That’s my dark little girl and I look out at the Pacific that took Delilah so completely, so willingly. She helps me even when she doesn’t know it. Mexico is the murder capital of the world, the land of shallow graves and dead bodies. Fuck you, ocean. Fuck you, Captain Dave. I don’t need a boat. All I need is a shovel.


  LOVE got drunk at the Office. I left her in bed along with a note that my ankle was feeling better so I went for a walk to stretch it out. She’ll never know that I left at 4:42 A.M. or that I stopped off at that big house, the one where they’re doing the most construction. None of the workers were there yet and I roamed around the lot, checking out the nails, and planks of wood, the slabs of marble, the cement mixers. I went around back and saw that they’re building an infinity pool. And it wasn’t the worst idea, Fincher resting, in infinity.

  But now that I’m at Axl’s house, I know I have to do better. This is rock ’n‘ roll. This is time frozen and so many people out there have so many keys. Fincher has to stay here. I can’t be dragging him all over the neighborhood. I mean, yes, it’s Mexico but Mexico is like LA. There are so many different parts of it. This isn’t the area where you can casually behead people and drop them off in a neighboring pool. I have to be discreet. I’ll be sweating today because of that fucker. For now though, it’s time for him to learn a lesson. I’m rummaging through his duffel bag. The contents alone are reason enough to kill him. He brought headshots and five-pound weights and condoms and Jimmy Buffett T-shirts (tags on, asshole) and banana hammocks. Didn’t he get the memo that this was work? But that’s not even the bad part. The bad part is that Robin Fincher keeps an old-fashioned secretarial Rolodex of celebrity encounters. I’m serious. He bought this thing at Staples and I can just picture him in line on his day off. This Rolodex is jammed with home addresses of famous people. When I get back to LA, I can now visit Cruise, Tom if I want or my latest alter-ego, Fox, Megan. And again I say, that’s not even the bad part. Turn over an index card, and shit gets real.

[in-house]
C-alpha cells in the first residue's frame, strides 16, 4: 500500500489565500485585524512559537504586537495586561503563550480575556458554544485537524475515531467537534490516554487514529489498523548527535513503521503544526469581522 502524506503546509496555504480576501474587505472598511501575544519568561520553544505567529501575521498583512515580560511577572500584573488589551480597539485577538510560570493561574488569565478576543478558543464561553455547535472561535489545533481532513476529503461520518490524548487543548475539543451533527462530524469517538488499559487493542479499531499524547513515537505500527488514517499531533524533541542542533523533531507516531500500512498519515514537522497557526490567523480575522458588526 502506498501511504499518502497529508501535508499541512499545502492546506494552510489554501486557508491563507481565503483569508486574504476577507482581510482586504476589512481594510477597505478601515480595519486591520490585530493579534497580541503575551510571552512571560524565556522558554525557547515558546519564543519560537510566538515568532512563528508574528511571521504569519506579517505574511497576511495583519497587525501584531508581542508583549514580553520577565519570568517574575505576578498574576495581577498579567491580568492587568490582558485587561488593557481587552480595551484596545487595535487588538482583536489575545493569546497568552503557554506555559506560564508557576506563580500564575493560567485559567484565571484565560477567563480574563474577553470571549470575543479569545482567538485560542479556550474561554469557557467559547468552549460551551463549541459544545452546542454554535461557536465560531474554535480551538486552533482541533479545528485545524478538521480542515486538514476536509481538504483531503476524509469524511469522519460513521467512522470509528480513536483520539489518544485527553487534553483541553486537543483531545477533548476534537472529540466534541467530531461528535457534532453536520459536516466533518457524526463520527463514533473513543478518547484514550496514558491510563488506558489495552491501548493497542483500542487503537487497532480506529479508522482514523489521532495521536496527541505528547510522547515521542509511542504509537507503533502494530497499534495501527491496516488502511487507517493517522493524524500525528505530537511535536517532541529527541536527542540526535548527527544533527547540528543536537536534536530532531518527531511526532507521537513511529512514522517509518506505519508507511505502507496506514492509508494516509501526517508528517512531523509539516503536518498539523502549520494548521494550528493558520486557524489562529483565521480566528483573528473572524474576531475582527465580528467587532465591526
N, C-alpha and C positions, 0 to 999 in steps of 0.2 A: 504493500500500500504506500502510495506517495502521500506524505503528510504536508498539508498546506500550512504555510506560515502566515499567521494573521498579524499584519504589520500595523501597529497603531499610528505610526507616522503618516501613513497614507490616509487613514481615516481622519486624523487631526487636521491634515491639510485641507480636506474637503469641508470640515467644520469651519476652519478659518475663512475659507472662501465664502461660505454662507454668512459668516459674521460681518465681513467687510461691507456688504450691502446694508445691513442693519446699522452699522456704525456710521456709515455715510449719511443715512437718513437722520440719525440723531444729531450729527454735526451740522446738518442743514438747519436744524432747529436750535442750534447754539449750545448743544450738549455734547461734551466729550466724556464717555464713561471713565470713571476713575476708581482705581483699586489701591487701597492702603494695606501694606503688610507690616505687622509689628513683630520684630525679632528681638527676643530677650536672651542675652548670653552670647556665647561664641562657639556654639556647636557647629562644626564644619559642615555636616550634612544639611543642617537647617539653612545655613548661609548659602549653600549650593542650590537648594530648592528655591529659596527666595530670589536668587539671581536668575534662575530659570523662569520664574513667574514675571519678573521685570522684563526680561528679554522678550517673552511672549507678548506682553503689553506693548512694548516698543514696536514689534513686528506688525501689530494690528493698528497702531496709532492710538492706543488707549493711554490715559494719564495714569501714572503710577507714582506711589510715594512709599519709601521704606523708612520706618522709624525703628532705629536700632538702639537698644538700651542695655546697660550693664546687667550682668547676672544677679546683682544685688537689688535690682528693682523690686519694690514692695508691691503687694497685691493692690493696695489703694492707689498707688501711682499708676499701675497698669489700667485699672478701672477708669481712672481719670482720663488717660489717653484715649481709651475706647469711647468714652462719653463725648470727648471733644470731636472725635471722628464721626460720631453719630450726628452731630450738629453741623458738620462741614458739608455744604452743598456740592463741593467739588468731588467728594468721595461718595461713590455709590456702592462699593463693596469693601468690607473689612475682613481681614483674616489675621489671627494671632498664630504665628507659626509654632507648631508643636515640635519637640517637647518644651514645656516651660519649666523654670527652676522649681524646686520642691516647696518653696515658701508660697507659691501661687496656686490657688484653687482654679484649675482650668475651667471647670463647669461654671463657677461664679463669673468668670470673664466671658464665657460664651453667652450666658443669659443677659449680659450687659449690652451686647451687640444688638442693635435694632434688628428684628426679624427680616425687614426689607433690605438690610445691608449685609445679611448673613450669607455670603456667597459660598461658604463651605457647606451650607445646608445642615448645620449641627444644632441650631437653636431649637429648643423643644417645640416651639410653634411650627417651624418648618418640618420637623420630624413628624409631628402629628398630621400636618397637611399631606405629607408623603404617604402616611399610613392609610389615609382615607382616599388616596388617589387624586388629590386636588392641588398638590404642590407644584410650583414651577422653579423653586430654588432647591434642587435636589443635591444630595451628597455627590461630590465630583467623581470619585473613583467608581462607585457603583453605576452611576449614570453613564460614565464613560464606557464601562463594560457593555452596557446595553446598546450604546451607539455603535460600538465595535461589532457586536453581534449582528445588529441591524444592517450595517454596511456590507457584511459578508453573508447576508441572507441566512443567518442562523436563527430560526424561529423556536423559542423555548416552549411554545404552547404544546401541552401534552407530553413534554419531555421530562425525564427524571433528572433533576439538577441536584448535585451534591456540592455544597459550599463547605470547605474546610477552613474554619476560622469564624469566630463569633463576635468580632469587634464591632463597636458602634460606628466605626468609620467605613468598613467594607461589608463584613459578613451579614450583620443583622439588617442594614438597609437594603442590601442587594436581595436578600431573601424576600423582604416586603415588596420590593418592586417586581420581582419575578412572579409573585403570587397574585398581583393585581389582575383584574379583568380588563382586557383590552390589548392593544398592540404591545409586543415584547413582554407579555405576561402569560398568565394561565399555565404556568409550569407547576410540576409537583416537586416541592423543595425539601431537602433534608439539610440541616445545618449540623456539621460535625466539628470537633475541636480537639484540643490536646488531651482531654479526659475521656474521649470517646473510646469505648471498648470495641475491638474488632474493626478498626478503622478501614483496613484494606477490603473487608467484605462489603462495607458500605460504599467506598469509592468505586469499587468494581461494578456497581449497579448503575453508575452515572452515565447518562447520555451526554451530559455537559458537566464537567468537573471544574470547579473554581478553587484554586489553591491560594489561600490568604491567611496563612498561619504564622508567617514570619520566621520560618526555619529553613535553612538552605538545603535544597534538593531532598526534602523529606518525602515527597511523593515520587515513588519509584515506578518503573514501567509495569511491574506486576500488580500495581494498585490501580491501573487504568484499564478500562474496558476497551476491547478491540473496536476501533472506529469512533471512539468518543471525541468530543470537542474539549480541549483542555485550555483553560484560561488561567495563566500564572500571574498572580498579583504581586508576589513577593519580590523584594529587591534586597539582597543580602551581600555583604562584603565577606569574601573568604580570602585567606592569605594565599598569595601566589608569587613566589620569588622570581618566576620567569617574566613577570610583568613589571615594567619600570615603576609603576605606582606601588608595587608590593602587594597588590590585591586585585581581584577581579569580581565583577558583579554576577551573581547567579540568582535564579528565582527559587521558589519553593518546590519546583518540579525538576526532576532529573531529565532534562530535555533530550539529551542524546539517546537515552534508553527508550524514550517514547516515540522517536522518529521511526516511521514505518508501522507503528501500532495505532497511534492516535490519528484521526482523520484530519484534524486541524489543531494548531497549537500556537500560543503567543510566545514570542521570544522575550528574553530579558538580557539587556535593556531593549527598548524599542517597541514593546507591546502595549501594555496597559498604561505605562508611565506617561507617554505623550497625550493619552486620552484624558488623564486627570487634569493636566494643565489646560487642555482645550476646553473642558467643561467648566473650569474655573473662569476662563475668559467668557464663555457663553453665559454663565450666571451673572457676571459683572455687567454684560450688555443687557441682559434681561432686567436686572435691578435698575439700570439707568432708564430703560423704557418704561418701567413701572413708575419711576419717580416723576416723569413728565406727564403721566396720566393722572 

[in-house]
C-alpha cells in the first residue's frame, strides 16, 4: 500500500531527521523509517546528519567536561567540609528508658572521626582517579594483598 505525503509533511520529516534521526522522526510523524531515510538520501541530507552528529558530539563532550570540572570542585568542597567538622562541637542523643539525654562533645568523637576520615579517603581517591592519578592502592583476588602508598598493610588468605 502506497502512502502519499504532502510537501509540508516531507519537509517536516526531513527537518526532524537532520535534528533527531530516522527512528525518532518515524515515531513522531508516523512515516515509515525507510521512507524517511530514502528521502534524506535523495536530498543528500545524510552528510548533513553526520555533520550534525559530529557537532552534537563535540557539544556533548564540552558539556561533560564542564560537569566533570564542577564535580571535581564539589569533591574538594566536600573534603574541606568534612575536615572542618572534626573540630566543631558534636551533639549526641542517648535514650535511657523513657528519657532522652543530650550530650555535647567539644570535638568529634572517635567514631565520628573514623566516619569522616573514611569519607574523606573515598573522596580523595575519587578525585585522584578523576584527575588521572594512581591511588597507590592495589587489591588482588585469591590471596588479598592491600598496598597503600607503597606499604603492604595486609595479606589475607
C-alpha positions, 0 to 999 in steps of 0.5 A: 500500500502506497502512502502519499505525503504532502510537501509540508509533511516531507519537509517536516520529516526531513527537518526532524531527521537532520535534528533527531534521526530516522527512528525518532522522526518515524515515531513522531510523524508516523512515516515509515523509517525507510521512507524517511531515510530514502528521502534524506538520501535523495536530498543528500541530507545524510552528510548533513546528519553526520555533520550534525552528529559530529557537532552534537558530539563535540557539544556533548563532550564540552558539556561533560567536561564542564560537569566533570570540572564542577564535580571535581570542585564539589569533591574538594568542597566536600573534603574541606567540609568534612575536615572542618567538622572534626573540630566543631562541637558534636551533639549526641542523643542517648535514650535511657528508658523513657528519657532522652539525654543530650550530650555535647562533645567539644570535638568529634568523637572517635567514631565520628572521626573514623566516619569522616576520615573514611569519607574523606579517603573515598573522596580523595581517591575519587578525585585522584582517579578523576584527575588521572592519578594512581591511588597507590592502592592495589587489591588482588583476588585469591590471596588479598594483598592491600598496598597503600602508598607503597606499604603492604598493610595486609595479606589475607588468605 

Fincher clearly started this project ten years ago, when he joined the force. Some of his references are dated—Pattinson, Robert. Told him that I loved Water for Elephants and that he and Reese seem like they’re meant for each other. He seemed like the real deal, salt of the earth, more British than you expect him to be. Tell agent to send him reel.

  Yes, Fincher has dutifully catalogued his celebrity encounters, all of which happened while he was supposed to be protecting and serving. He has a simple routine. He pulls over celebrities to talk to them and kiss ass. Sometimes his notes are self-interested—Piven, J. Pulled over for jaywalking. Friendly, funny. They say he’s a jerk but he was cool to me. Seemed genuine. Says to call his manager next week. Says he has a feeling about me, says I need new headshots.

  Sometimes his notes are sad—Aniston, Jennifer. Said thank you for letting her know about robberies in neighborhood. Told me to stay hydrated. Sweet!

  And sometimes they’re downright disturbing, like when he told Adams, Amy that someone ran over the neighbor-up-the-street’s dog.

  So you get the idea. Robin Fincher, who alleges to be so protective of California, is in fact, a level ten Celebrity Stalker. I turn on the microphone.

  “Hey,” I say. “Wake up.”

  I can be loud when I need to be and Fincher rolls over and sits up and blinks. When he sees me, he bolts for the glass. He bounces off it, then, undeterred, body slams it again and again. I put my feet up and ignore him and continue to wo
rk my way through his Rolodex. The idiot is so busy trying to shatter unbreakable glass that he doesn’t even seem to realize that I found his secret stash. When he finally exhausts himself and kneels on the floor panting, I turn on the mic again.

  “Sit up,” I say. “Well, first pick up the microphone. Then sit.”

  He takes the microphone and he hasn’t learned anything yet. He starts by ranting at me that he’s a cop—as if I didn’t know this—that he’s an American—as if I’m not—that he’s gonna see to it that I wind up behind bars—as if he’s in a position to do this.

  “Listen to me,” I say. “It’s not too late to make things right.”

  His nostrils flare. “Where’s Meg?”

  Wow. I don’t respond to that, it’s too fucking pathetic. I pick up a card from his Rolodex. “I’m gonna ask you a question.”